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 What Then Is Energy
 

The famous Albert Einstein gave us a theory that defines energy. We have all heard of the formula E=MC . Einstein said that all matter, whether visible or not, has energy. This discovery led to the invention of nuclear power and explained nuclear energy. We are all objects in a state of constant motion. The earth travels around the sun, and at the same time rotates on its own axis.

The movement around the sun creates gravitational force or energy. The rotation on its own axis creates a magnetic force or energy. The gravitational forces between the earth, the moon and the sun can be observed in the tides we experience every day and every month. The gravitational force or pull by the moon is weakest during every new moon, so the tide is low. During the full moon, the gravitational force, or the pull from the moon is strongest. The tide or water being pulled towards the moon side of the earth causes high tide. We therefore experience low tide and high tide. In fact, the seawater flows and follows the movement of the moon.

Another example of energy in action is in the falling-apple principle by Sir Isaac Newton, who used it to explain his Law of Gravity. Magnetic energy for example, can be observed in the workings of a compass. Some birds have navigational skills. These birds migrate thousands of miles from north to south during winter and fly back during spring because they are able to sense the earth's magnetic fields and use it to their advantage. It would appear that in many cases, animals are better equipped to read the earth's natural forces and apply this knowledge to their advantage.

The entire universe consists of many planets, stars and groups of constellations. The energy and forces of these celestial objects can and have been measured. This energy travels in wave-like pattern throughout the universe and influences life on earth. Take sunlight, for example. As we know, sunlight is a form of energy. Plants, through photosynthesis, absorb the sunlight and convert the energy into food for their own use. Plants are then consumed by animals and humans to produce energy.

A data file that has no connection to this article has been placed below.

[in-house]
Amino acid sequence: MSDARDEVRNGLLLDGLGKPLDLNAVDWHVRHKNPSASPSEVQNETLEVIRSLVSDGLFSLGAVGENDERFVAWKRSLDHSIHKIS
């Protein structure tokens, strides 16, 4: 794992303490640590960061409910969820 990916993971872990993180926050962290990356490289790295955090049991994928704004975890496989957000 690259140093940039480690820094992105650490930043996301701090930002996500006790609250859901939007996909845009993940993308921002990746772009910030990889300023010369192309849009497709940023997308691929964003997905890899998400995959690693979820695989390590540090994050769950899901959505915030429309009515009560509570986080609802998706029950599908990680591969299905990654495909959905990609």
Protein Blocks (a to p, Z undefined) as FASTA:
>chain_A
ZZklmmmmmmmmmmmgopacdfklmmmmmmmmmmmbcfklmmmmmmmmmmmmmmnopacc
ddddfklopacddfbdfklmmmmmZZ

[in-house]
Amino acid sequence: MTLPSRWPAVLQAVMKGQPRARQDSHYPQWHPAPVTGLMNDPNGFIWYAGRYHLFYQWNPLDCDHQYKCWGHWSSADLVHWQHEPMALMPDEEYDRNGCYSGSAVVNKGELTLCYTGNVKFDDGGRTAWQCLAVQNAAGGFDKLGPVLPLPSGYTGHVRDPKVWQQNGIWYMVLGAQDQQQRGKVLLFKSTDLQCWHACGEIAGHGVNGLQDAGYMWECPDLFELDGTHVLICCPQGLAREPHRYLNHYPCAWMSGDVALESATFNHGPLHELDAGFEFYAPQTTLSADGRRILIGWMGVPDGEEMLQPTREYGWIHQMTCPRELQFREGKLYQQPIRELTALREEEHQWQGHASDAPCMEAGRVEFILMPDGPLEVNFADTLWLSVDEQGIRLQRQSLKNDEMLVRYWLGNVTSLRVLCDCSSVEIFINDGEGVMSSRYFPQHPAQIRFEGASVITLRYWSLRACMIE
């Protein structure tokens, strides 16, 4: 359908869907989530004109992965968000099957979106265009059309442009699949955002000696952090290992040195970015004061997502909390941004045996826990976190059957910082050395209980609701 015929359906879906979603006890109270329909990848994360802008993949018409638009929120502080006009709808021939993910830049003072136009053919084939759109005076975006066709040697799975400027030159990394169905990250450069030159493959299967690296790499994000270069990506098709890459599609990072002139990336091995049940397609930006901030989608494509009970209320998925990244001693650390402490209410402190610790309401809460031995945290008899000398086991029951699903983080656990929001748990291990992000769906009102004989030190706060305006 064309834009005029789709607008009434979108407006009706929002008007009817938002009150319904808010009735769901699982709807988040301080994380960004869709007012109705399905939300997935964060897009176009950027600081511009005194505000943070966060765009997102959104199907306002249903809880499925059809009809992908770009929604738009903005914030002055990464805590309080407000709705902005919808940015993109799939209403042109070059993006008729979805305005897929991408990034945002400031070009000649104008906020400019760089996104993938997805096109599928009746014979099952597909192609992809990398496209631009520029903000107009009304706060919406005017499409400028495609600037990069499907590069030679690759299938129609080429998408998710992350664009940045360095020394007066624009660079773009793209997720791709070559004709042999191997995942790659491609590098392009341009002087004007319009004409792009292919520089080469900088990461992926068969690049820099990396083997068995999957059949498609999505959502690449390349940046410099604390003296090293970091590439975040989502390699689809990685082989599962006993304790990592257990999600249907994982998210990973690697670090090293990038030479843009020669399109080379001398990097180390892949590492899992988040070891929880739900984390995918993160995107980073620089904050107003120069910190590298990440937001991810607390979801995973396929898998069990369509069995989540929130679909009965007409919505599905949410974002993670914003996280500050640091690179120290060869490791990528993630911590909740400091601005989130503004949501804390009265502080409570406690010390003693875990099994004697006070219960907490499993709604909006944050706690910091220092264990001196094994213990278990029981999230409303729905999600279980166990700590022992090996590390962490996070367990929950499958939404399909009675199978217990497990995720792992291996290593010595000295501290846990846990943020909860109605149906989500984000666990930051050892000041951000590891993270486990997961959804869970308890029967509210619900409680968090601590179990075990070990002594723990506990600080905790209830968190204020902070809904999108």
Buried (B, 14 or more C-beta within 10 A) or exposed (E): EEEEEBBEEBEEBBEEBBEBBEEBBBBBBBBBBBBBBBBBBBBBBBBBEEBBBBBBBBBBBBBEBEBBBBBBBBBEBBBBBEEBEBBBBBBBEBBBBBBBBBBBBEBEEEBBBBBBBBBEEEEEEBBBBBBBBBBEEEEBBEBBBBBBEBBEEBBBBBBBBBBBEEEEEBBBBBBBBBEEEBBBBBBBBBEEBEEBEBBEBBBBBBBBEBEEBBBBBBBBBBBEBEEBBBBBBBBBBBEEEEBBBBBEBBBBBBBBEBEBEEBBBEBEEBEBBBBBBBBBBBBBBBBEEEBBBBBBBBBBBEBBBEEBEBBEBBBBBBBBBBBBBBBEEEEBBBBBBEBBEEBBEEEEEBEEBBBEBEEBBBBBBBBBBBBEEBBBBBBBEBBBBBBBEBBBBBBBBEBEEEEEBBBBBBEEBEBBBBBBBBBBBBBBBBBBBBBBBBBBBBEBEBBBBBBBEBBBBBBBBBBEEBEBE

When a beam of light passes through a narrow slit and then through a prism, it spreads out into a rainbow of colours called spectrum. The spectrum runs from high frequencies of visible light to low ones - violet, indigo, blue, green, yellow, orange and red. Since we see these colours, it is called the spectrum of visible light. Apart from the visible segment of the spectrum, there is also a part of the spectrum at higher frequencies.

Beyond the violet is a part of the spectrum called the ultraviolet; a perfectly real kind of light, carrying death to the microbes. It is invisible to us, but readily detectable by bumblebees and photoelectric cells. There is much more to the world than what is visible to us. Beyond the ultraviolet rays is the x-ray part of spectrum and beyond the x-rays are the gamma rays. At lower frequencies, at the other side of red, is the infrared part of the spectrum. Rattlesnakes detect infrared radiation perfectly well. Beyond the infrared is the vast spectral region of the radio waves.

Different molecules and chemical elements absorb different frequencies or colours of light. Cosmic rays play a part in the evolution of humans, animals and plants. To quote Carl Sagan: "A cosmic ray striking a different gene, producing a different mutation, can have small consequences early but profound consequences later."

Other kinds of energy are wind, water, metal, sound, air, radio waves, electricity, alpha, beta, gamma, etc. Energy fills up the universe, outside our body and inside our body. The Chinese refer to this energy as " QI".
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